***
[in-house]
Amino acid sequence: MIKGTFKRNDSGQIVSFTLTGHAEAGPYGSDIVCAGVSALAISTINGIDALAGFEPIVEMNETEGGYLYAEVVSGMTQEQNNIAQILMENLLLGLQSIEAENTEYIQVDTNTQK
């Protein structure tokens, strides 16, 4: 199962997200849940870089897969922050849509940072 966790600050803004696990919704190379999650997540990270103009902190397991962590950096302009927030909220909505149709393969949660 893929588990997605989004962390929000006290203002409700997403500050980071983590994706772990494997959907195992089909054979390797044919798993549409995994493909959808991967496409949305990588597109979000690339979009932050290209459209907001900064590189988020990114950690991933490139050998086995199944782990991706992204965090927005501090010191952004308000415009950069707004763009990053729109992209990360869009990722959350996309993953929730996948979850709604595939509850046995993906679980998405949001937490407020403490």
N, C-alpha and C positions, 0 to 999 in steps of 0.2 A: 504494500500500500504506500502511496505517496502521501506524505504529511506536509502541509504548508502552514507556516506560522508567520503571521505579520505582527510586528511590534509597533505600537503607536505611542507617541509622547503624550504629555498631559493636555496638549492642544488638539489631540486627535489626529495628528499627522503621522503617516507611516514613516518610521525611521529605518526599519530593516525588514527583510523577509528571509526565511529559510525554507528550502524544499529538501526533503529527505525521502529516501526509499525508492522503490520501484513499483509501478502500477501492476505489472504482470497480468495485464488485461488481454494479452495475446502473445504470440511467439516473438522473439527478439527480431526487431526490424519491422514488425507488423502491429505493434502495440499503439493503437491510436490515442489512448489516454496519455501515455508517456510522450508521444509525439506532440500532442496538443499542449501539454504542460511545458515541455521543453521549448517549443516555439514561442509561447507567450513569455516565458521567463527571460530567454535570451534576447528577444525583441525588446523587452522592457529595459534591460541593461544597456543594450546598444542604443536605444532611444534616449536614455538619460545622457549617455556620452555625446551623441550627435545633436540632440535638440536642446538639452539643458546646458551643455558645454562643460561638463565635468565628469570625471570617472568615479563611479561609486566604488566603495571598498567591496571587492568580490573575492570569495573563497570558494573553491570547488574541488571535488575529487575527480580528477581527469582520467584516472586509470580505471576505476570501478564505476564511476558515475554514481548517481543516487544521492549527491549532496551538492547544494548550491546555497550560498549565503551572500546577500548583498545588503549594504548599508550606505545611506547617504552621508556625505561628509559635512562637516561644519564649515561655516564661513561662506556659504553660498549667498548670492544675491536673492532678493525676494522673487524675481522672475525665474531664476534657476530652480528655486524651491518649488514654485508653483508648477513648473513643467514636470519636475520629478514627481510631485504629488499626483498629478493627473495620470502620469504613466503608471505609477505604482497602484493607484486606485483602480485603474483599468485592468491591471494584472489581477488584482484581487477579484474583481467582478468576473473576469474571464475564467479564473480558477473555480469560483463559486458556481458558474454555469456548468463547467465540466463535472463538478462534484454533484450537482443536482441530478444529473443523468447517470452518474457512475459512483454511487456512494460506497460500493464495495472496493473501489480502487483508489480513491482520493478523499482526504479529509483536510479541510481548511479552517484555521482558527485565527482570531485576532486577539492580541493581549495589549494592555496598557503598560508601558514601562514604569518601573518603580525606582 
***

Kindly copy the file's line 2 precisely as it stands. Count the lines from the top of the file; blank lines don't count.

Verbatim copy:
Amino acid sequence: MIKGTFKRNDSGQIVSFTLTGHAEAGPYGSDIVCAGVSALAISTINGIDALAGFEPIVEMNETEGGYLYAEVVSGMTQEQNNIAQILMENLLLGLQSIEAENTEYIQVDTNTQK